Erika was one of the first east-coast female riders profiled on the Over And Out blog. She started a fitness program for women who ride, and took us on as clients. 

NE24 girls ff1.jpg

The majority of our team committed to the fitness program to improve our strength, modify eating habits, and also stay in touch and motivate each other to stay fit and healthy as the race approached.

In 90+ degree weather, your physical fitness (or lack thereof) really comes into play.  It's a recipe for complete and utter exhaustion if you haven't prepared in advance. By around week 4 I could tell the program was making a difference in my strength and in my riding.

NE24 girls ff36.jpg

We also needed to prep our bikes appropriately. While the race lap is only about 11 miles, if you have an issue with your bike it could take you two hours to get hauled back to the pits. That's two hours that you won't have someone completing laps for your team, and it will definitely make a difference in the race.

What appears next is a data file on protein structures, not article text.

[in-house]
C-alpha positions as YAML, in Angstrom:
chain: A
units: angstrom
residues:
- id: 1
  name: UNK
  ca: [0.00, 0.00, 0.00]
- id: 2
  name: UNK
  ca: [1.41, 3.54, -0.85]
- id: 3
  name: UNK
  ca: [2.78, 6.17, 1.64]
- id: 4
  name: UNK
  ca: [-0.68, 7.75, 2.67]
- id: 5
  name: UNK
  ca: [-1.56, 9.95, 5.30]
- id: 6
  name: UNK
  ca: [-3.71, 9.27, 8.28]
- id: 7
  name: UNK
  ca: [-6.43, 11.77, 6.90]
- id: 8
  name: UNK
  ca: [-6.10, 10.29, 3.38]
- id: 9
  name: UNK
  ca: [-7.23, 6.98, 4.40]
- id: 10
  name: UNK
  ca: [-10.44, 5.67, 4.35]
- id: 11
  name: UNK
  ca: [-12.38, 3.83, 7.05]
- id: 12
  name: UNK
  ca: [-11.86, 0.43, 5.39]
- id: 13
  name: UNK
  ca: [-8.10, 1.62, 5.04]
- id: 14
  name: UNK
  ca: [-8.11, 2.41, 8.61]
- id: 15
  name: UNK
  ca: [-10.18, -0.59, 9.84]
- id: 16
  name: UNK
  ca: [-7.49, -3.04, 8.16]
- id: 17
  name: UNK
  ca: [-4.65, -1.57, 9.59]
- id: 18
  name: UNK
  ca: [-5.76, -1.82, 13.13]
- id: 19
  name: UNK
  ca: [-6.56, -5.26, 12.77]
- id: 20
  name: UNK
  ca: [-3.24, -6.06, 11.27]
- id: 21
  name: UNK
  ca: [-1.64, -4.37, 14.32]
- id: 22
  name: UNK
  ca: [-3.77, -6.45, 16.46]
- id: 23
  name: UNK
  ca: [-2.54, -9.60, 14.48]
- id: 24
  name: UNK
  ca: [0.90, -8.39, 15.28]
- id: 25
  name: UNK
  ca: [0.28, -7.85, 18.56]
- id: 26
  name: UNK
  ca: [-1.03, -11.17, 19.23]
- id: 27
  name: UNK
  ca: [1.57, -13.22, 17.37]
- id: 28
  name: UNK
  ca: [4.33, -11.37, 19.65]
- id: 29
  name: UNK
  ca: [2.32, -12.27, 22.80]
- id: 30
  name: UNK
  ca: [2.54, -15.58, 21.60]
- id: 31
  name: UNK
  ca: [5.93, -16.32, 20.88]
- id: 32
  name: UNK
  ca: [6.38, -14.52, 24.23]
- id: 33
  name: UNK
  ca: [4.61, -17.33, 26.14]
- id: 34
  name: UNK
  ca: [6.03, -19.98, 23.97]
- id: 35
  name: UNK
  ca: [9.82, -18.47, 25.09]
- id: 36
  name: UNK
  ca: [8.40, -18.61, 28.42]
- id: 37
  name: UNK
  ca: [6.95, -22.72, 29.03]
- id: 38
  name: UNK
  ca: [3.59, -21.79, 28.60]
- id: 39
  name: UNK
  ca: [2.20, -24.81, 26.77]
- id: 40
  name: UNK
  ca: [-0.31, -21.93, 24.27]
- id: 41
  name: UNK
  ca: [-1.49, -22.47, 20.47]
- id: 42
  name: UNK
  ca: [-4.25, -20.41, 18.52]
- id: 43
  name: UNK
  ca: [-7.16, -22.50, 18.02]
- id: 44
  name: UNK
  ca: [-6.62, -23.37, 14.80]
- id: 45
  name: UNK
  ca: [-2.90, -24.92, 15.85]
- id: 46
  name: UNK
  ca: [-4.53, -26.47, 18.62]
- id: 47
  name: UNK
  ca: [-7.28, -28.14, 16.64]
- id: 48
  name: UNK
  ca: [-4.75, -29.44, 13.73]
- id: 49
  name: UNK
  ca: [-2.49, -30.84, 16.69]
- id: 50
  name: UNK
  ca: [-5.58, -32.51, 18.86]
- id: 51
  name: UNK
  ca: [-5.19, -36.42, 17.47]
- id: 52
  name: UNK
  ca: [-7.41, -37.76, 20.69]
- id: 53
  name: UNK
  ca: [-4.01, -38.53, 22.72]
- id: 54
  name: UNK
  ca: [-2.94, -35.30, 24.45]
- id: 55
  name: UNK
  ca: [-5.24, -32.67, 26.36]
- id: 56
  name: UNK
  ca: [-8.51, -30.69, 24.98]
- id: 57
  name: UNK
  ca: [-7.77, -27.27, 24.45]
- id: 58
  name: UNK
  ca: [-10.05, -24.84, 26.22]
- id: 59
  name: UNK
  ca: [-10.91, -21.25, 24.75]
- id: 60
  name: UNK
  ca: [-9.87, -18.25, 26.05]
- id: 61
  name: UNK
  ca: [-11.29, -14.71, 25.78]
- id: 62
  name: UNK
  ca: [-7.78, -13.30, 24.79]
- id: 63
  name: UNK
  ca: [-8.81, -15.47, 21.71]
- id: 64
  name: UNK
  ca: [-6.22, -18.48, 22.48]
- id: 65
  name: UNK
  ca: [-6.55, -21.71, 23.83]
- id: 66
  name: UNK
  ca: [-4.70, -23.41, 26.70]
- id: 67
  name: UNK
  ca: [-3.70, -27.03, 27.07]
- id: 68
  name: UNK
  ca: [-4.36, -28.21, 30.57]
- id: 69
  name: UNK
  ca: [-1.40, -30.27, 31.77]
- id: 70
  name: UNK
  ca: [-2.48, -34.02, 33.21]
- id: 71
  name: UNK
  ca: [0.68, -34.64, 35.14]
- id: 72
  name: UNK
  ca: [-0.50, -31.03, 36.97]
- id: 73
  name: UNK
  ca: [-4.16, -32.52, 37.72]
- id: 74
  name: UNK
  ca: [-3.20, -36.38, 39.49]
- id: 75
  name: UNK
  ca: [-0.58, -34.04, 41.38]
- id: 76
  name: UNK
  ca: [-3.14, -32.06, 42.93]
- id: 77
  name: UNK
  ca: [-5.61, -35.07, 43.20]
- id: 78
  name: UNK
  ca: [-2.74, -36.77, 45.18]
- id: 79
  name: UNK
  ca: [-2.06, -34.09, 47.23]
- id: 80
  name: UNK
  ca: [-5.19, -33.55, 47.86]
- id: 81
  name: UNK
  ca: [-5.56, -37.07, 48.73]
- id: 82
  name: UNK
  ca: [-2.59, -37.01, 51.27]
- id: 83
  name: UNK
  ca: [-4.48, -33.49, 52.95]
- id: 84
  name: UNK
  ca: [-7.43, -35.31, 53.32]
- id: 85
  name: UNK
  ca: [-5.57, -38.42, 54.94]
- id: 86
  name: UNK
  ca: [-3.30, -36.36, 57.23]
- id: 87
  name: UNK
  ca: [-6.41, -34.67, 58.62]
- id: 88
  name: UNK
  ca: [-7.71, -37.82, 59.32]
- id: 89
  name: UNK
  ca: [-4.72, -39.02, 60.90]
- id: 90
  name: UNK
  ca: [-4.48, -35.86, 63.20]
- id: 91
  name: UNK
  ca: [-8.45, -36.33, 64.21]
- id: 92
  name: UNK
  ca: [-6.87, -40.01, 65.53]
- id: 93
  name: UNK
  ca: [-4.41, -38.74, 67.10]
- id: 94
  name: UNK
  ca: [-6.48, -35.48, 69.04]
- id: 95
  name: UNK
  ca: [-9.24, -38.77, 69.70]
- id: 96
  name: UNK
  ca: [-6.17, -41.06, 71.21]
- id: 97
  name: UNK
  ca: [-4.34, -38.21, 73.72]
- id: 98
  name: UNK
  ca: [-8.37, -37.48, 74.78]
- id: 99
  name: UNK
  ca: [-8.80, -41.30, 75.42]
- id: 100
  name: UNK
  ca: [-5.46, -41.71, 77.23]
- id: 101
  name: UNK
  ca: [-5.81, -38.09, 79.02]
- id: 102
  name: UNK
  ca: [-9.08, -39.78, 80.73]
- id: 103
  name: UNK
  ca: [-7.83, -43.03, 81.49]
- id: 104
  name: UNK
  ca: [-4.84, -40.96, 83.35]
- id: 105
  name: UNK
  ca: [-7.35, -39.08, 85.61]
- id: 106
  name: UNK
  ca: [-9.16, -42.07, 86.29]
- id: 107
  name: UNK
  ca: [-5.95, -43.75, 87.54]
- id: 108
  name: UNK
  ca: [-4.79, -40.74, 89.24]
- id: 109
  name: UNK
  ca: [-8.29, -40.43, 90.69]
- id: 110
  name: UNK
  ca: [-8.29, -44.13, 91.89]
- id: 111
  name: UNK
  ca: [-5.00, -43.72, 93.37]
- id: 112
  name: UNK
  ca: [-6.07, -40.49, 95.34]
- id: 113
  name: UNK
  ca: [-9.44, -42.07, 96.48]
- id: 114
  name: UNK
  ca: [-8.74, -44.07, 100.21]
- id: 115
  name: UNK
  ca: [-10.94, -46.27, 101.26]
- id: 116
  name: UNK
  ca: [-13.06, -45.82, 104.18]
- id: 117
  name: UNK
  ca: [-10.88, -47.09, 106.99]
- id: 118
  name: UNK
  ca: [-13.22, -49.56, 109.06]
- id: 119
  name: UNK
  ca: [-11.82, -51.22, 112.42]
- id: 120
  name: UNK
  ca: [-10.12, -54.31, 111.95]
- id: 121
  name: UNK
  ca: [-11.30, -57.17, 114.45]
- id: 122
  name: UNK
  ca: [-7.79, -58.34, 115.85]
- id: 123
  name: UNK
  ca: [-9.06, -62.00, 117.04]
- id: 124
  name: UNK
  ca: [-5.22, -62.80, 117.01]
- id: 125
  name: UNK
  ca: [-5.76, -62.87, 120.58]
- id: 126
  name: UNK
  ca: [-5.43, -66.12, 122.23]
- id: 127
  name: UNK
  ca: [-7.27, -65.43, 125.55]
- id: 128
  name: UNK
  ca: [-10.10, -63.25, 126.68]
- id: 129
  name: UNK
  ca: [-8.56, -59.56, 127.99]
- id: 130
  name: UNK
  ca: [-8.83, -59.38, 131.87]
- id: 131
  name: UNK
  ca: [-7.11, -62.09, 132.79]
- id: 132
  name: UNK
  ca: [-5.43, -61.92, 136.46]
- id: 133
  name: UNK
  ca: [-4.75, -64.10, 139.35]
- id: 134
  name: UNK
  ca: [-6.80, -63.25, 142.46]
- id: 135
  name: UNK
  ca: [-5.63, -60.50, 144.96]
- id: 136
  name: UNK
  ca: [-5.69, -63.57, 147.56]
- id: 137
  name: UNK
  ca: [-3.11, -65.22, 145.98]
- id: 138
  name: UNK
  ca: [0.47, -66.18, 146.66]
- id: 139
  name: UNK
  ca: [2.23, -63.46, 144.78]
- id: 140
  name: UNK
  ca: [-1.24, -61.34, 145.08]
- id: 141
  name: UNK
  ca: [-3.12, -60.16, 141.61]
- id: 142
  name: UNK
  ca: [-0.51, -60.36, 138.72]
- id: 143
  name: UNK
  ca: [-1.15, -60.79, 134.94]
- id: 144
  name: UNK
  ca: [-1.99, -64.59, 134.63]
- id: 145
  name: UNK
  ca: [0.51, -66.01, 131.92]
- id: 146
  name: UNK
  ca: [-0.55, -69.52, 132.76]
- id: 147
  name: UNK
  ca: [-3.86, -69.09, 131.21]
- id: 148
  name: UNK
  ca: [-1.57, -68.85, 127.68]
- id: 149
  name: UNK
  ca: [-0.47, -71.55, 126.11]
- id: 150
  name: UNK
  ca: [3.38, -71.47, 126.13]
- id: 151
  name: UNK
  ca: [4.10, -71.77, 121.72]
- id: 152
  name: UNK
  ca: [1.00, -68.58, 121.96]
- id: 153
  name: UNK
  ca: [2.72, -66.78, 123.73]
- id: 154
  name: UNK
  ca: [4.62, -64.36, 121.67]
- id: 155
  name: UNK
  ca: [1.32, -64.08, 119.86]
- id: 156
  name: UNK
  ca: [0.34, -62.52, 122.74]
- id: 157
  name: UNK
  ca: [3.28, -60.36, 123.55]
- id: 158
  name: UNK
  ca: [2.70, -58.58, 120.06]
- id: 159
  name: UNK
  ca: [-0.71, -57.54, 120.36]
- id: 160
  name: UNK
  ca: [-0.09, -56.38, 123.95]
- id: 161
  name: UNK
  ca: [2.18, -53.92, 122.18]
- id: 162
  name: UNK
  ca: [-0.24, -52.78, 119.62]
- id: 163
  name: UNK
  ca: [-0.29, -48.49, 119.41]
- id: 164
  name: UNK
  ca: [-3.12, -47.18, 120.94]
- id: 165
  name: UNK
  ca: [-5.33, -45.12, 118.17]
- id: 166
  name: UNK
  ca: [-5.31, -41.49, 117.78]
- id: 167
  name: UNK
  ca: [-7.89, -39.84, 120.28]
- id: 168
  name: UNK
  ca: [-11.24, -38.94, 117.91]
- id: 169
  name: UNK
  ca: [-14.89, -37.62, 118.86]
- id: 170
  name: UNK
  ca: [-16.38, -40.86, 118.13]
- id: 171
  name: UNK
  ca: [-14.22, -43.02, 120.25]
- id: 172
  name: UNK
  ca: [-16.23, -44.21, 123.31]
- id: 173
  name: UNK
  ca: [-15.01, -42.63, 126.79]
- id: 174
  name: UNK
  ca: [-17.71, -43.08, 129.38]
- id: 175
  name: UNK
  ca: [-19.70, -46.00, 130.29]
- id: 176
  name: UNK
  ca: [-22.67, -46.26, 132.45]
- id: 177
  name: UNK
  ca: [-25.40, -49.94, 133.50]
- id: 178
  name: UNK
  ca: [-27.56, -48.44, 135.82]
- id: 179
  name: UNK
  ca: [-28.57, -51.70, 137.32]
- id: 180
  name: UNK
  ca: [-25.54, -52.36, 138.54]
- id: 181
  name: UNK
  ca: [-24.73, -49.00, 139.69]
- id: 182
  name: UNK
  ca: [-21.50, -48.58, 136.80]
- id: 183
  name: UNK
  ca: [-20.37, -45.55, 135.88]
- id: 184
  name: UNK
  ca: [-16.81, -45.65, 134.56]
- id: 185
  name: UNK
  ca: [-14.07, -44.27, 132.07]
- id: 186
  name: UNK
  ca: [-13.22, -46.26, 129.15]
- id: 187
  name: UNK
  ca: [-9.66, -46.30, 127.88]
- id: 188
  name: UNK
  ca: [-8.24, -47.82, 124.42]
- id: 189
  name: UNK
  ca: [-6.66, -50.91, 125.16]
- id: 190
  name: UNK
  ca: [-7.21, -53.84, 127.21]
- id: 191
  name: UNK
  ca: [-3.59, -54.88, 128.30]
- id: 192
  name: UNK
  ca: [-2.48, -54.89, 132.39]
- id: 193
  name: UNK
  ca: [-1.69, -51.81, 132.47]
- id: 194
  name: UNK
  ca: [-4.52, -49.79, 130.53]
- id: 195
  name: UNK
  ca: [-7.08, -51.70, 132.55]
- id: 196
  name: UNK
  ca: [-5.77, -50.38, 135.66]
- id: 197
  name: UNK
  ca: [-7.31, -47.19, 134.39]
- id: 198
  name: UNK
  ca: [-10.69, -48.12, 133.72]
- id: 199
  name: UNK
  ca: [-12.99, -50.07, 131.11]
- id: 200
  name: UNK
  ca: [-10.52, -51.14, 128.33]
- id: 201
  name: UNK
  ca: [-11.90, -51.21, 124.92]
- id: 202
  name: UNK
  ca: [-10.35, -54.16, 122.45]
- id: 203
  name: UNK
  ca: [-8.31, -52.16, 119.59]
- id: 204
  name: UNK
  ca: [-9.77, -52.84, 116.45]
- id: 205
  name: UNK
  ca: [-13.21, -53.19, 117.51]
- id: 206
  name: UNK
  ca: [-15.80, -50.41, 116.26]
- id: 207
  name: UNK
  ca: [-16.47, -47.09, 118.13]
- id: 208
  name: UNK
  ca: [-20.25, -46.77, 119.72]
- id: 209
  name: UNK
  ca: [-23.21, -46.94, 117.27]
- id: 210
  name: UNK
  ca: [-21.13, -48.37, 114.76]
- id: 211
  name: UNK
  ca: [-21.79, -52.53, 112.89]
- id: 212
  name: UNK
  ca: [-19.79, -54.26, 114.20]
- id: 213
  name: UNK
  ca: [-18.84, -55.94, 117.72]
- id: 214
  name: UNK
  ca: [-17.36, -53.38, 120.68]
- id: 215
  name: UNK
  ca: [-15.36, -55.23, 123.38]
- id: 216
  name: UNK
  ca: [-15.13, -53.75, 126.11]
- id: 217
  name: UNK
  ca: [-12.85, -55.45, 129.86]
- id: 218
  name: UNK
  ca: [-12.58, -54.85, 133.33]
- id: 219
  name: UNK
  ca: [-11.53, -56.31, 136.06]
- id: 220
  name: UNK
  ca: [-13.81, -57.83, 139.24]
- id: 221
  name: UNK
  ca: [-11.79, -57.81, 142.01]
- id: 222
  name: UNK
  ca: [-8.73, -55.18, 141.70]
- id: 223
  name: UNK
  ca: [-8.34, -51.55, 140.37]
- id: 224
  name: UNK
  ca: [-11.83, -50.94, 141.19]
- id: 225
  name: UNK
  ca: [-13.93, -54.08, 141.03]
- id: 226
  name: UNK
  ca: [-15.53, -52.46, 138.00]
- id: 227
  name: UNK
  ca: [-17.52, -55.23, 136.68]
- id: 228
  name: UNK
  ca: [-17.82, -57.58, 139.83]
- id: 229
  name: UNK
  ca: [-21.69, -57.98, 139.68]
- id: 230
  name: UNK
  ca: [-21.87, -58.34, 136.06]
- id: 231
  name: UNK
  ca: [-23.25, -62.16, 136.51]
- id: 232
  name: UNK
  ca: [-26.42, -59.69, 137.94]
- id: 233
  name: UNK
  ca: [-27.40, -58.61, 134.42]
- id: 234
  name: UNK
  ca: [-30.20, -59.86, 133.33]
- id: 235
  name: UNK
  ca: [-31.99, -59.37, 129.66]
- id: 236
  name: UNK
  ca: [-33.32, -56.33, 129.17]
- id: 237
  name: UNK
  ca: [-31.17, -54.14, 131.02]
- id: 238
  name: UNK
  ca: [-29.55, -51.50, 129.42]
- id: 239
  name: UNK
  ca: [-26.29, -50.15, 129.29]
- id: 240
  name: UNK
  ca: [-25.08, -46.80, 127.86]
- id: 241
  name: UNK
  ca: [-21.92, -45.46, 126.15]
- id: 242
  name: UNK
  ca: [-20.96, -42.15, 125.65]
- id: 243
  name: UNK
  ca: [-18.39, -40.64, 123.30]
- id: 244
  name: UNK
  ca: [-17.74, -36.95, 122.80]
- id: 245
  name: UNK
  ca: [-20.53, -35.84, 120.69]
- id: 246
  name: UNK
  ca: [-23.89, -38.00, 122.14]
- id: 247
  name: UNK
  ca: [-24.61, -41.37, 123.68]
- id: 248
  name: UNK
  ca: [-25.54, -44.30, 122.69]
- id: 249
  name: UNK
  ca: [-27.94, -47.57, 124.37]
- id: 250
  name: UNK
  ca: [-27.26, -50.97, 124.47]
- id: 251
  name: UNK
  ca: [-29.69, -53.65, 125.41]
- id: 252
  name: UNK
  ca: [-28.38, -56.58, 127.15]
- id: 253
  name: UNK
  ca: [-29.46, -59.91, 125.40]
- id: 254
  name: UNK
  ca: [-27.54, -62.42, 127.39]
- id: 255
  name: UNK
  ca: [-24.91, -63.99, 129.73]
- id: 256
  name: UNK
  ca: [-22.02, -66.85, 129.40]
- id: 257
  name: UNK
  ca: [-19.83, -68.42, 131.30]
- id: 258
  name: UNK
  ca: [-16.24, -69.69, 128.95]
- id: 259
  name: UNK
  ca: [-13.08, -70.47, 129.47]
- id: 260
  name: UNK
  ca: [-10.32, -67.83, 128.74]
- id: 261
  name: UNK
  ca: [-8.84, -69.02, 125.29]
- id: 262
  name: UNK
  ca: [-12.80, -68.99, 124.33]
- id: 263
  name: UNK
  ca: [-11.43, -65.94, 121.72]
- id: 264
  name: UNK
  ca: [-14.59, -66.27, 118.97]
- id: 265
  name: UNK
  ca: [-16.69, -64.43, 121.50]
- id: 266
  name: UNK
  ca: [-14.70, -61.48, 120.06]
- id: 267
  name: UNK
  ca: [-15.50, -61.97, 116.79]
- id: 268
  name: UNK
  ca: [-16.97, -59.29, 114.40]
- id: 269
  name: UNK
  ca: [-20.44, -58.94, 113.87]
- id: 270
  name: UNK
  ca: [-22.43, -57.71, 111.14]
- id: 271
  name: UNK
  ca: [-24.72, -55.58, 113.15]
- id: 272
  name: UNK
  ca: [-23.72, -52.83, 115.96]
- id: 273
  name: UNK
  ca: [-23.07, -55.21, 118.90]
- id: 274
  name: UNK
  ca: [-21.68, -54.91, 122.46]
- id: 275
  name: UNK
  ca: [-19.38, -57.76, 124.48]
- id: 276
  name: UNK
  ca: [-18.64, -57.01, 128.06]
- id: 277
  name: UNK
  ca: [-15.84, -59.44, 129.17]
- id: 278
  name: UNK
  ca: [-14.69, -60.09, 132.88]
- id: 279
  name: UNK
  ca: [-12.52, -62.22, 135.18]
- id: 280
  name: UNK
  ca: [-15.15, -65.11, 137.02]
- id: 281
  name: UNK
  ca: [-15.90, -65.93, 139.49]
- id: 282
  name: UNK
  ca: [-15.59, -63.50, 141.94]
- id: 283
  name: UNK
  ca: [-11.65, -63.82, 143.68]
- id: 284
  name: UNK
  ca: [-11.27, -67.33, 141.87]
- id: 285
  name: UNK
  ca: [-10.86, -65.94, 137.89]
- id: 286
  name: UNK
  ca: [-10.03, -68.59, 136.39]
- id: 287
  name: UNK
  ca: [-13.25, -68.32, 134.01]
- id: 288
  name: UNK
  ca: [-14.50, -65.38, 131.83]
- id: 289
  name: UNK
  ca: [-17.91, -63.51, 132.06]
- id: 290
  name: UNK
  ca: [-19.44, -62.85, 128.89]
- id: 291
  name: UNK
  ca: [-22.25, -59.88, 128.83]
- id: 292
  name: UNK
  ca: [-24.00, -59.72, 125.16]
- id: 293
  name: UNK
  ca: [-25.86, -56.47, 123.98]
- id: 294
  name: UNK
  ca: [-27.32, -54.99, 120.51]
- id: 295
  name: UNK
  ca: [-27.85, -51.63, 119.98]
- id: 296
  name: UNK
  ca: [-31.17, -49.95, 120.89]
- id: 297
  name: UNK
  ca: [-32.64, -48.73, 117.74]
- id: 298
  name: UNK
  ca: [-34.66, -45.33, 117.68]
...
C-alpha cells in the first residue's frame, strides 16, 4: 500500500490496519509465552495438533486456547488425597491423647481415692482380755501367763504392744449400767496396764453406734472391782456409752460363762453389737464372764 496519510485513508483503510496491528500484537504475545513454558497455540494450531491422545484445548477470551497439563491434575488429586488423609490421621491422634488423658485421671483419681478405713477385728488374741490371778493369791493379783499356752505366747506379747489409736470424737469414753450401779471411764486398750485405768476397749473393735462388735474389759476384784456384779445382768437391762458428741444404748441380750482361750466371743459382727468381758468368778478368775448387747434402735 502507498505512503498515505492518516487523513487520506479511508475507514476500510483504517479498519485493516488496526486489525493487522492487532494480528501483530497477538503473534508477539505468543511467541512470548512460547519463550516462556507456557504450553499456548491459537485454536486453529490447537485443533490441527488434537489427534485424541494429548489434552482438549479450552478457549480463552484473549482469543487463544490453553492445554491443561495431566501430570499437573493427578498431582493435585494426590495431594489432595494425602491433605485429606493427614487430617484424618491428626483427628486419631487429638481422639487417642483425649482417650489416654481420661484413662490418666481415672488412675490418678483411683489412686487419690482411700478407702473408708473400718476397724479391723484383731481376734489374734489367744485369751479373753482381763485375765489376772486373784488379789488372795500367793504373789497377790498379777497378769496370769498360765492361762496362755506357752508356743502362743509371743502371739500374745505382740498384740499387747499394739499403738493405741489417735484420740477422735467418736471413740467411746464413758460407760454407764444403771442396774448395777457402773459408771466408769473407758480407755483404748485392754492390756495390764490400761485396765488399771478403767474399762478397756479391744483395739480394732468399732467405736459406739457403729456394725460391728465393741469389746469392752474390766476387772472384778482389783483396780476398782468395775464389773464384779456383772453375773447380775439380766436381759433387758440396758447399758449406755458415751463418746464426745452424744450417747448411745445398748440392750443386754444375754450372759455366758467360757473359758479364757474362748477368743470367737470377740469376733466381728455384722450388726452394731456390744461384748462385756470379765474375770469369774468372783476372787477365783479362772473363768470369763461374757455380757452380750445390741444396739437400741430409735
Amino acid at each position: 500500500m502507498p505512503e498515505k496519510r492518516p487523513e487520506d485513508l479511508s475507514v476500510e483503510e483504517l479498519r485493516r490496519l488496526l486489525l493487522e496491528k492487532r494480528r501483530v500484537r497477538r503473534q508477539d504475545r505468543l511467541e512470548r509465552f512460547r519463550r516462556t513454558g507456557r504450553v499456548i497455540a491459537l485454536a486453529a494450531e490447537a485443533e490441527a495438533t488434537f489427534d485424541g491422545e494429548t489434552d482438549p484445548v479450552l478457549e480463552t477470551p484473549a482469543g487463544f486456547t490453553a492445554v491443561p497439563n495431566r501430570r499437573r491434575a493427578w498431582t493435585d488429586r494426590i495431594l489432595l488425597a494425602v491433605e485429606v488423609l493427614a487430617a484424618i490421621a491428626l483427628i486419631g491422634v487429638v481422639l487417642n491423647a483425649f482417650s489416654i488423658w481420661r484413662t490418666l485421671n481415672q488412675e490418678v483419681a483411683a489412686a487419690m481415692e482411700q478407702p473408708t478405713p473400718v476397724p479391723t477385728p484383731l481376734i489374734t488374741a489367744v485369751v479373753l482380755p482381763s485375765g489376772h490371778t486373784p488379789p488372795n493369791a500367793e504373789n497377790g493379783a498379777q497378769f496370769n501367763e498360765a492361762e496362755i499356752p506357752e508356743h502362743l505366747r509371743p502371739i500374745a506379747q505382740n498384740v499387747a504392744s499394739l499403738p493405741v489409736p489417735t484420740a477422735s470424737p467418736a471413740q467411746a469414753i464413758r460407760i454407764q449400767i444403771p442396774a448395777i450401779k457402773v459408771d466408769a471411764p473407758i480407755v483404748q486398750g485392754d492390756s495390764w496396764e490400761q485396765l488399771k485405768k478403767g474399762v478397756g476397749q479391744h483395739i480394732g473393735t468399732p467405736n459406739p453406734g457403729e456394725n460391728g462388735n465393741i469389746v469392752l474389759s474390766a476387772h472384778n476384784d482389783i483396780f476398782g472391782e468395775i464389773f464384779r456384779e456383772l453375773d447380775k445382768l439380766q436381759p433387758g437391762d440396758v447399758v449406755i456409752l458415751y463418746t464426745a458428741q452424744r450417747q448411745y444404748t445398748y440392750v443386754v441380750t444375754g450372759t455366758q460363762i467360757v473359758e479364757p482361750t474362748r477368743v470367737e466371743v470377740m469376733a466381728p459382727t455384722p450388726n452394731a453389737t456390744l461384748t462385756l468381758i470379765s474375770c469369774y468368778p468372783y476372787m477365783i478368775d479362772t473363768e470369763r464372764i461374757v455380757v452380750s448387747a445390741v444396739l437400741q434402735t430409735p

Solid Performance KTM (based just outside of Philadelphia) came through for us in so many ways: They let us borrow a KTM 250xcw that they professionally lowered 2 inches. 

NE24 girls ff34.jpg

Funny story: the bike was actually stolen from their shop at one point. It was ridden in inner city Baltimore for a while before it got impounded and Solid Performance got it back. This is where our team took the name "Theft Recovery" from!  

They of course put a lot of work in to ensure this bike was in top shape to race. Solid Performance is the only WP suspension shop on the East Coast (they lowered my Husaberg for me last year - a MUST do if you've got short legs like me!). A lot of women don't realize the difference that lowering a bike can make in your riding. These bikes come stock built for the average size man, so lowering the bike by 2 inches made it much more accessible. 

Solid Performance even came through big time by lowering Tracy's bike for her the week before the race!  They gave us assurance, confidence and amazing support!

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I Imagine (and hope!) we might have some women who end up reading this who are curious about trying a race for the first time. During the actual race, WHAT WAS IT ACTUALLY LIKE FOR YOU GIRLS?